Unplugging All Over Again

A while back I started some unplugged experiments.

Whilst I didn’t – and don’t – spend vast amounts of time online on what I’d consider meaningless activities, I wanted to hone the quality further, and reduce my overall time each week spent on a device connected to the internet.

The experiments went well, and both aims were achieved. I was online less, and when I was connected, the quality (or, put another way, the meaningulfness) was higher.

I felt a lasting positive effect of unplugging in the months since I began.

But last week for one reason or another (including a fairly intensive week on screen in my day job) I just felt a little burned out, and in need of a break.

So at the weekend – from Friday evening until Monday morning – I unplugged and stayed offline.

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The break was so refreshing I plan to make it a regular weekend fast again.

However it’s not a 100% ban on the internet.

As I found in previous unplugging experiences, it becomes counter-productive to jump through hoops to stay offline entirely for the sake of a two minute query that enriches the day.

So here’s what I will still occasionally grab my phone for –

What’s App – messages mostly to family just for general updates, sharing the odd family photo, or arranging to meet up.

Google – for looking up answers to questions posed by enquiring young minds – and to encourage that enquiring.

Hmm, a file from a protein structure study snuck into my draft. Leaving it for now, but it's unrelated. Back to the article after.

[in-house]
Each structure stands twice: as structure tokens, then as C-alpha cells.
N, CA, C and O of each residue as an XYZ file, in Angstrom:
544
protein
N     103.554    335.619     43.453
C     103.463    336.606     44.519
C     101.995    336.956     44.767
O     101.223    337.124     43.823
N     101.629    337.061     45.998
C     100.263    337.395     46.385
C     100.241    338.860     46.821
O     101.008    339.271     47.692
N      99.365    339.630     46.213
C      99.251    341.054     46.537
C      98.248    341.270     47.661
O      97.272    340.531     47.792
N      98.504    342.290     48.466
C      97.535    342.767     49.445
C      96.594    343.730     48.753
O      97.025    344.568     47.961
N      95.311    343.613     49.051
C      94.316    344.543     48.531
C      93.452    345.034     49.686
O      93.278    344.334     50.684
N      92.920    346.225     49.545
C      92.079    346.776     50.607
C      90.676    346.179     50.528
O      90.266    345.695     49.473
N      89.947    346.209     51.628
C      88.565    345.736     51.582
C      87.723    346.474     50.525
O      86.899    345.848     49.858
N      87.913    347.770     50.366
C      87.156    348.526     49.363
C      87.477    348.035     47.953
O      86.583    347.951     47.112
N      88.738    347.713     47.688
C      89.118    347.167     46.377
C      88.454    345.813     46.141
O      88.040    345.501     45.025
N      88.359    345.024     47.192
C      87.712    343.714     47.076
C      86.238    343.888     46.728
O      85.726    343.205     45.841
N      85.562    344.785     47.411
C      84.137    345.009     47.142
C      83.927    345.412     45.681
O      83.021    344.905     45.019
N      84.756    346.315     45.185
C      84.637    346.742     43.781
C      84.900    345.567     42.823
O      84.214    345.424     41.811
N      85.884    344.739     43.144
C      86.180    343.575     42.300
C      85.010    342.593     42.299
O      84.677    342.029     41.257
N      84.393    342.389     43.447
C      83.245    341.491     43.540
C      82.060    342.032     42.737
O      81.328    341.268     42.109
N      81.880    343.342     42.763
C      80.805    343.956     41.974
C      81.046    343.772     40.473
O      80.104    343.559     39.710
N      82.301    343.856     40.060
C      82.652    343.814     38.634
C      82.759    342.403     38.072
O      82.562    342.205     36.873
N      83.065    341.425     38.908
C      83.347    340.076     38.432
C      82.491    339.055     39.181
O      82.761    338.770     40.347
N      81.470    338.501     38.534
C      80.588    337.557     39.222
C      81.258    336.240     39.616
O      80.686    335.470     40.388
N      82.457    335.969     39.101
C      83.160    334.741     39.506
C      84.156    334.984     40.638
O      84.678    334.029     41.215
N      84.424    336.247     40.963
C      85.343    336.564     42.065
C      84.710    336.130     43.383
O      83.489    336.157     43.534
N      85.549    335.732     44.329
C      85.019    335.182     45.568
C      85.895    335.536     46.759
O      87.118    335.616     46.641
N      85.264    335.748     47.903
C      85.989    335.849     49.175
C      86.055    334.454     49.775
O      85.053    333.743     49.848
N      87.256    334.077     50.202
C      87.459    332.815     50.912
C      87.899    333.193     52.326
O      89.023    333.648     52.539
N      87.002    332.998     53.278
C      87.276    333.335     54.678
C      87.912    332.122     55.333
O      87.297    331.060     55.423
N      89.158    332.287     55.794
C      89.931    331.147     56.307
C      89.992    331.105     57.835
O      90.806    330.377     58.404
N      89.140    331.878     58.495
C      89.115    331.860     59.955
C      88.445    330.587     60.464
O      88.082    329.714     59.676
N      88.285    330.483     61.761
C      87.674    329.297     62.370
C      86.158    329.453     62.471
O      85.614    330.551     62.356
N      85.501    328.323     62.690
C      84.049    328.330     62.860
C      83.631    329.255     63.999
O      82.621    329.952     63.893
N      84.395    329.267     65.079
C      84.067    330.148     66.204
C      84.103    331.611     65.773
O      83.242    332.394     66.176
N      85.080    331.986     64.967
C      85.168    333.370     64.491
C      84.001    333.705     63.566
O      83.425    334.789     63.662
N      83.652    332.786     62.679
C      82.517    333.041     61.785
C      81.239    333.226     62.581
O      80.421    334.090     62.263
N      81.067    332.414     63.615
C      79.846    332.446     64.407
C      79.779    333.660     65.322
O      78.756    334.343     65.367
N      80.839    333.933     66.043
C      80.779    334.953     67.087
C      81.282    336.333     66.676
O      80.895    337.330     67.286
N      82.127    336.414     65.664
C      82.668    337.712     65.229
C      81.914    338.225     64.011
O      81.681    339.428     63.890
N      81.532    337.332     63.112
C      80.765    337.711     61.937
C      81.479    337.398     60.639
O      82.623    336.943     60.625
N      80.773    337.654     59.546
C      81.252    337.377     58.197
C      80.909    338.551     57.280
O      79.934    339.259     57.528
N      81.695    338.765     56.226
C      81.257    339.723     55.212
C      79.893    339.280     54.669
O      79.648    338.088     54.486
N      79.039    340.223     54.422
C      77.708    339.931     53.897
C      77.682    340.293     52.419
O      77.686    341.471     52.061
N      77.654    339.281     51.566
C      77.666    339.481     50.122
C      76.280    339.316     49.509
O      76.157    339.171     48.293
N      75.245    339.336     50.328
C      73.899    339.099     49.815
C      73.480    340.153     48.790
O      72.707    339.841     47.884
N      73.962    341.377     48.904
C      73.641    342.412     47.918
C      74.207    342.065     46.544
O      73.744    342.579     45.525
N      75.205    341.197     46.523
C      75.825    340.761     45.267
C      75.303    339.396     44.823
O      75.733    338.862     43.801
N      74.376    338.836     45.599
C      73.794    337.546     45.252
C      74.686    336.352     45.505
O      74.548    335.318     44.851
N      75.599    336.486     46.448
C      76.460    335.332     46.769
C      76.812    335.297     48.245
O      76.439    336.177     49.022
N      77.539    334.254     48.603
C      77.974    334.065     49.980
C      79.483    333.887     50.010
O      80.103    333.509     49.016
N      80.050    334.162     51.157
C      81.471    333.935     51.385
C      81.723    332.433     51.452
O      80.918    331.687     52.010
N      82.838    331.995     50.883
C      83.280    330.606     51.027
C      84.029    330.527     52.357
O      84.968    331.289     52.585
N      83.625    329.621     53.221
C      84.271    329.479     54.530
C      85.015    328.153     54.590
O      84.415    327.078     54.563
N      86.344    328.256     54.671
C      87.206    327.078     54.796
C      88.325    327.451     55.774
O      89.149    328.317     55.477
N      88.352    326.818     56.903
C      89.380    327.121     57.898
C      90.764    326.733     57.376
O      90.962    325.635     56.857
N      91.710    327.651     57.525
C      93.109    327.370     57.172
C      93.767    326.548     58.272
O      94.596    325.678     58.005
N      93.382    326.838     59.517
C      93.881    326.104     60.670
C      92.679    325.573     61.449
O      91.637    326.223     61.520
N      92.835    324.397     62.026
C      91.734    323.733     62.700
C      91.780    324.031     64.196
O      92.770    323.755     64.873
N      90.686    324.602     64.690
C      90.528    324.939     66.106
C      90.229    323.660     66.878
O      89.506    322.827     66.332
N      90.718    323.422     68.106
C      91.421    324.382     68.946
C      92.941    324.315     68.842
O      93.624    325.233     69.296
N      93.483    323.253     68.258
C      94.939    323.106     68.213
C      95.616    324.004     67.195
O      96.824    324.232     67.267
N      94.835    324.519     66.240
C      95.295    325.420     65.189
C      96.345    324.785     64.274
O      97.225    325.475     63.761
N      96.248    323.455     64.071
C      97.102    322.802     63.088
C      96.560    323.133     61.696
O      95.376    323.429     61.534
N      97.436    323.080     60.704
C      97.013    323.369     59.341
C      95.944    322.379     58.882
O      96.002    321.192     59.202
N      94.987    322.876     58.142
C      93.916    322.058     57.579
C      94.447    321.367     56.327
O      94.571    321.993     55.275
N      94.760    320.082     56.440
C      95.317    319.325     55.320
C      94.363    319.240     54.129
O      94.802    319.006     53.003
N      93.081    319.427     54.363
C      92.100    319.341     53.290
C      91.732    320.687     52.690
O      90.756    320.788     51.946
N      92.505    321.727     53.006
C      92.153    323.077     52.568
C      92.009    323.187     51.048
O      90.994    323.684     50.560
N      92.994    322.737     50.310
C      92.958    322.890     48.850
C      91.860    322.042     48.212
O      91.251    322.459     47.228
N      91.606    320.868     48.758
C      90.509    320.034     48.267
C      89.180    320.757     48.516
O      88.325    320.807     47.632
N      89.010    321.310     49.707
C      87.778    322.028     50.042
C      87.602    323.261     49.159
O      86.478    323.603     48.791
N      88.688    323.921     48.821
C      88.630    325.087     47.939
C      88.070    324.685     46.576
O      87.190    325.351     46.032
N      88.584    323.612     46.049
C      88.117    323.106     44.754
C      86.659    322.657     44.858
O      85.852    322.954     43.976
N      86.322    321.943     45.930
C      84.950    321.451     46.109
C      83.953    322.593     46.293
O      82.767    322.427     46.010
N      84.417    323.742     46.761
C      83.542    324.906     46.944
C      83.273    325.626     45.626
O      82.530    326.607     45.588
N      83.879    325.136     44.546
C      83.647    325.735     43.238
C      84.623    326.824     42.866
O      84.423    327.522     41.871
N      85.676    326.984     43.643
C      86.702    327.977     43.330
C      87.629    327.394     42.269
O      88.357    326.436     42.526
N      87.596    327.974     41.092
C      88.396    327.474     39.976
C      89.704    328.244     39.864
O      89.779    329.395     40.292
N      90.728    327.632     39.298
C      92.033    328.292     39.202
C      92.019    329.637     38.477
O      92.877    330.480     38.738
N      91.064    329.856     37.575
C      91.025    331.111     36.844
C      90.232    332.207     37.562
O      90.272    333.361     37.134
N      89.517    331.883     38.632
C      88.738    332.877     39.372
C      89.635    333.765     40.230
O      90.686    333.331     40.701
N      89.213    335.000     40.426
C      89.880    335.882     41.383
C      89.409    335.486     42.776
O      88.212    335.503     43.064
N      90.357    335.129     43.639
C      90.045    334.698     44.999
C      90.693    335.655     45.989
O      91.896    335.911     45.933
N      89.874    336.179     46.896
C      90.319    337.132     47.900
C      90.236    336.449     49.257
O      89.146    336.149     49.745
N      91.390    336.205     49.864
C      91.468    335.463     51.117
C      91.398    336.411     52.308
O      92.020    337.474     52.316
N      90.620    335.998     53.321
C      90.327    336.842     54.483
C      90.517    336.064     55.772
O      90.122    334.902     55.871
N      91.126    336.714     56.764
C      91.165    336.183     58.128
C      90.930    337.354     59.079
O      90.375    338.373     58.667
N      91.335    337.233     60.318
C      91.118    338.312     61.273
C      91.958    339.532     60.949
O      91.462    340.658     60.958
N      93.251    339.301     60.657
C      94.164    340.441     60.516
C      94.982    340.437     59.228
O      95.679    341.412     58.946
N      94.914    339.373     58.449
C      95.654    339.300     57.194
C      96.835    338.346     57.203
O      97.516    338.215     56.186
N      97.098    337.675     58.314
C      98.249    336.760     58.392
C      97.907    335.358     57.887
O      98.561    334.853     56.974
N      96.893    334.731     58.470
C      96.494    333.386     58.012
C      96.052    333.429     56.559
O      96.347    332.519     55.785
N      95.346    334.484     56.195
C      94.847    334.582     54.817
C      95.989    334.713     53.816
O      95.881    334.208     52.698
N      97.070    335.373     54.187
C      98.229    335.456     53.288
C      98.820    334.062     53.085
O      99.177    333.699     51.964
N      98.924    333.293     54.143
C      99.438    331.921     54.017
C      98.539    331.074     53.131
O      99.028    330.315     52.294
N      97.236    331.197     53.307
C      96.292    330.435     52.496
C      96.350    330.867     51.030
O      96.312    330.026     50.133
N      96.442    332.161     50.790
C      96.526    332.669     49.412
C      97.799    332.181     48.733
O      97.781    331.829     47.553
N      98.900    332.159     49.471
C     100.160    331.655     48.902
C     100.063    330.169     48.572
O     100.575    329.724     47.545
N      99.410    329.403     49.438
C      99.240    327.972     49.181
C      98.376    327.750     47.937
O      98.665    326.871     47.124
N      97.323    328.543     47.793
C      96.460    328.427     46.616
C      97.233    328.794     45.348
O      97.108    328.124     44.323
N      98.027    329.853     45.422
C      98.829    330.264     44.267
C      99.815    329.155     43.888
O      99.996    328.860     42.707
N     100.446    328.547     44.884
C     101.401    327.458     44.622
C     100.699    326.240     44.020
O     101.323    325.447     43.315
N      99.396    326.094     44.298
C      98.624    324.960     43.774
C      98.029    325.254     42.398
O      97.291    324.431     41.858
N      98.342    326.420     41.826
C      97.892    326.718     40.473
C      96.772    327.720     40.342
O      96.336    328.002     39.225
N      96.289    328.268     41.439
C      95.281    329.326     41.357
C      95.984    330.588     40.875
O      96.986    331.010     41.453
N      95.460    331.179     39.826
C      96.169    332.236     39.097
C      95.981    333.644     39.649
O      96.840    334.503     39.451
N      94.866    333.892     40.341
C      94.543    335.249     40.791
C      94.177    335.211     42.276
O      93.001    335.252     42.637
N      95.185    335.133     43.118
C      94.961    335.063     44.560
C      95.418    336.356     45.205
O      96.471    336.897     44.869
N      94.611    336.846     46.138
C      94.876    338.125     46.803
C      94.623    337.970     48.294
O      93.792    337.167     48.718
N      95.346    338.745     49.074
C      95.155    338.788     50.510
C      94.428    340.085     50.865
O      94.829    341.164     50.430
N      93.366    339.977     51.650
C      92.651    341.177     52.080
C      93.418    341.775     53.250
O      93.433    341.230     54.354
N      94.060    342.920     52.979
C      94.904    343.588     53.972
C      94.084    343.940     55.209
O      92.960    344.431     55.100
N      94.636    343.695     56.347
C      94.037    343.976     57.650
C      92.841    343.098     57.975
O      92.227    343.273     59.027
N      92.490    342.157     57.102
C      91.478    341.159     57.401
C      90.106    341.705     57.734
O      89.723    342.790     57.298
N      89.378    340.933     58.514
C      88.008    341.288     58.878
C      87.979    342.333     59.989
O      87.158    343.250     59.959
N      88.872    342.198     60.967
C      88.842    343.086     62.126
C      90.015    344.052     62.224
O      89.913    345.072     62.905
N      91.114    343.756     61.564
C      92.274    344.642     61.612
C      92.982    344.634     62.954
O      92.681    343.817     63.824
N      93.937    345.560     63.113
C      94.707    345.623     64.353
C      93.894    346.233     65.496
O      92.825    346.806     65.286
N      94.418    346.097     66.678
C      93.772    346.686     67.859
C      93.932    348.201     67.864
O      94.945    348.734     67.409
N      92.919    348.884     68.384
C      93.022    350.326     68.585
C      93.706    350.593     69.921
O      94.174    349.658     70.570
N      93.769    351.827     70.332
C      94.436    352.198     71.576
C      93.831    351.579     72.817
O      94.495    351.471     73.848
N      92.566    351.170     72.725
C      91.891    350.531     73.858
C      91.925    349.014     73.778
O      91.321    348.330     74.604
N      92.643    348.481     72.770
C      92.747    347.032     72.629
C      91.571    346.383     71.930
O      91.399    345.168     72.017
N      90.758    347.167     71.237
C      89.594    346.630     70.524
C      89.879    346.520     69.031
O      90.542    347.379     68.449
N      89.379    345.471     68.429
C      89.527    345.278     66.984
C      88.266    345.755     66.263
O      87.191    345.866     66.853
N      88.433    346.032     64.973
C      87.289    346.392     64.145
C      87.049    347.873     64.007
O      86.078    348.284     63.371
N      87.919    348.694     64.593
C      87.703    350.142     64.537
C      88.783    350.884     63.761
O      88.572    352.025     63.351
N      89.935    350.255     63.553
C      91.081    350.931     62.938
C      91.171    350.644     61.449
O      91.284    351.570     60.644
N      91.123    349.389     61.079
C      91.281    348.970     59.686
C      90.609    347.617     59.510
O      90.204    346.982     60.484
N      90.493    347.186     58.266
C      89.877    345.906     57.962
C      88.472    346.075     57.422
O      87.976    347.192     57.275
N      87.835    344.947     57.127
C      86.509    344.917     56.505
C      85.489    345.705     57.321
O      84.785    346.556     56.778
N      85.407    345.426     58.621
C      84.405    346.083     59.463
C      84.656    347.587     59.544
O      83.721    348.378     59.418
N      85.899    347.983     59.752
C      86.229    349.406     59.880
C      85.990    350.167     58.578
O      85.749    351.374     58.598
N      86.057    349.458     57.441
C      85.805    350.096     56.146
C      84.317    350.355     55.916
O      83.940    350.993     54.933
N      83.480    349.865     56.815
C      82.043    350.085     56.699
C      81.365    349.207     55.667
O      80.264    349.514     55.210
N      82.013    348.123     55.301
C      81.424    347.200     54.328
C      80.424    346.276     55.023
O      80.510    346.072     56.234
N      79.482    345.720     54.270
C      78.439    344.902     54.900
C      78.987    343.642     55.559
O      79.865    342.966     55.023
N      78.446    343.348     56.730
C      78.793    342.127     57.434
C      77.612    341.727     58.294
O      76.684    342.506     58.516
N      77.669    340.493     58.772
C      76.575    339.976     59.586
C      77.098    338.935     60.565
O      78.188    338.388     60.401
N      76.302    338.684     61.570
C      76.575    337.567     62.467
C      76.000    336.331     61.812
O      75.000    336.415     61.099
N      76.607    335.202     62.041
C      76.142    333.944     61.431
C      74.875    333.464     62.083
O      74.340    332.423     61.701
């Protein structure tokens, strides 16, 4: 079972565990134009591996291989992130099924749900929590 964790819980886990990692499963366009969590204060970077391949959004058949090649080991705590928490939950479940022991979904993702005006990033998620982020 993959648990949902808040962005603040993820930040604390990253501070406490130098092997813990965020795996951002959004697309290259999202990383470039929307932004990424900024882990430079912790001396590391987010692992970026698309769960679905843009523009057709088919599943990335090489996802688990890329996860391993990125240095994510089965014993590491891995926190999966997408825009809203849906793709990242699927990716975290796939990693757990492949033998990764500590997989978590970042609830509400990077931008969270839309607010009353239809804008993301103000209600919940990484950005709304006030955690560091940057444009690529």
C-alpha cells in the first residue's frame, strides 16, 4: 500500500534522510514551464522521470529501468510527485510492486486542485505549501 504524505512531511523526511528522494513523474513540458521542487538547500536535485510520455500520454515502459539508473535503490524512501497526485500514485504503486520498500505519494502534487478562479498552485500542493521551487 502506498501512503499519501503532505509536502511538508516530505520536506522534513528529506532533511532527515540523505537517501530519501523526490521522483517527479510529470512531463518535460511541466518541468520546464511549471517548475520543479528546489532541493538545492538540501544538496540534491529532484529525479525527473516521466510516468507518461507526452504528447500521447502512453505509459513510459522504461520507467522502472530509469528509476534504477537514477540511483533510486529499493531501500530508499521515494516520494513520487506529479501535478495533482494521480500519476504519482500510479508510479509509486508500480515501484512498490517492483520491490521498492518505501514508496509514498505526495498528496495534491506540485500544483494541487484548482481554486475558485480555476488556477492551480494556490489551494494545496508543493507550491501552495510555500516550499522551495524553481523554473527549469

Google – for activity ideas, for example, recently, how to mix up your own slime, build Lego machines, bake fairy cakes, make marmite popcorn, and lace up trainers in cool different ways.

Google – to find opening times and prices for swimming pools, activity centres, parks and gardens and so on.

Met Office – to see the weather predictions for the day/weekend/week that might affect plans.

Sat Nav (Google Maps app) – to find out how to get to places, and how long it’s likely to take so we’re not late. Very helpful for trips to trampolining and dancing competitions and the like. And my ongoing explorations of the ancient churches of Sussex.

Google Photos – to edit a few photos I’ve recently taken (ie choose which ones to delete).

As before, I’m reviewing the time I do spend online with a more critical eye.

So here’s what I’ll be doing less of throughout the week when I am connected, that I don’t feel is a very good use of time –

1. Searching for and watching on eBay cameras and lenses I don’t need.

2. Researching reviews of cameras and lenses I don’t need.

Er, they’re the main ones.

Finally some simple techniques that helped previously, and did again this past weekend –

1. Leaving my phone in the bedroom, not in the main living room.

If I physically have to go and get the phone it’s an impossible to ignore prompt to question whether I need to pick up my phone at all.

2. Leaving my iPad and MacBook asleep (and also in the bedroom).

Again, if I have to physically seek them out, I’ll stop before I wake them from sleep.

3. Reading more books, and having them around in the living room.